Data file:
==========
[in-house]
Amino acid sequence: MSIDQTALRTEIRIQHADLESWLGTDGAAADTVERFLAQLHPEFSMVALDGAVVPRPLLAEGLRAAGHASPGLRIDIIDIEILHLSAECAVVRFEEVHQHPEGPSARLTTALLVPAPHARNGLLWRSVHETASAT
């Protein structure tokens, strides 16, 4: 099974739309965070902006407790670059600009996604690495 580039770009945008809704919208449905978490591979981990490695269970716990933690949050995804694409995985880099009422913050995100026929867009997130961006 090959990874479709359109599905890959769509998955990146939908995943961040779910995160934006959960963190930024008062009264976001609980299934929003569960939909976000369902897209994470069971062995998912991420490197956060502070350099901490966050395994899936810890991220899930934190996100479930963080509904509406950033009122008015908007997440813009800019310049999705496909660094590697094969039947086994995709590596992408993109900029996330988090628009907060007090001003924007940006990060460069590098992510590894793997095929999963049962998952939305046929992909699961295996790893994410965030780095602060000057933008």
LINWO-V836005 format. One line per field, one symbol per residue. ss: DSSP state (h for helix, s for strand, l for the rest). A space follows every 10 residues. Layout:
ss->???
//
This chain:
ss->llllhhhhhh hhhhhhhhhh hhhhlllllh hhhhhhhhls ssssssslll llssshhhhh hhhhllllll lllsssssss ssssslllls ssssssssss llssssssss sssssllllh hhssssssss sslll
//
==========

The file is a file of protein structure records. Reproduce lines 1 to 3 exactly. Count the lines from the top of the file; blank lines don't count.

[in-house]
Amino acid sequence: MSIDQTALRTEIRIQHADLESWLGTDGAAADTVERFLAQLHPEFSMVALDGAVVPRPLLAEGLRAAGHASPGLRIDIIDIEILHLSAECAVVRFEEVHQHPEGPSARLTTALLVPAPHARNGLLWRSVHETASAT
């Protein structure tokens, strides 16, 4: 099974739309965070902006407790670059600009996604690495 580039770009945008809704919208449905978490591979981990490695269970716990933690949050995804694409995985880099009422913050995100026929867009997130961006 090959990874479709359109599905890959769509998955990146939908995943961040779910995160934006959960963190930024008062009264976001609980299934929003569960939909976000369902897209994470069971062995998912991420490197956060502070350099901490966050395994899936810890991220899930934190996100479930963080509904509406950033009122008015908007997440813009800019310049999705496909660094590697094969039947086994995709590596992408993109900029996330988090628009907060007090001003924007940006990060460069590098992510590894793997095929999963049962998952939305046929992909699961295996790893994410965030780095602060000057933008």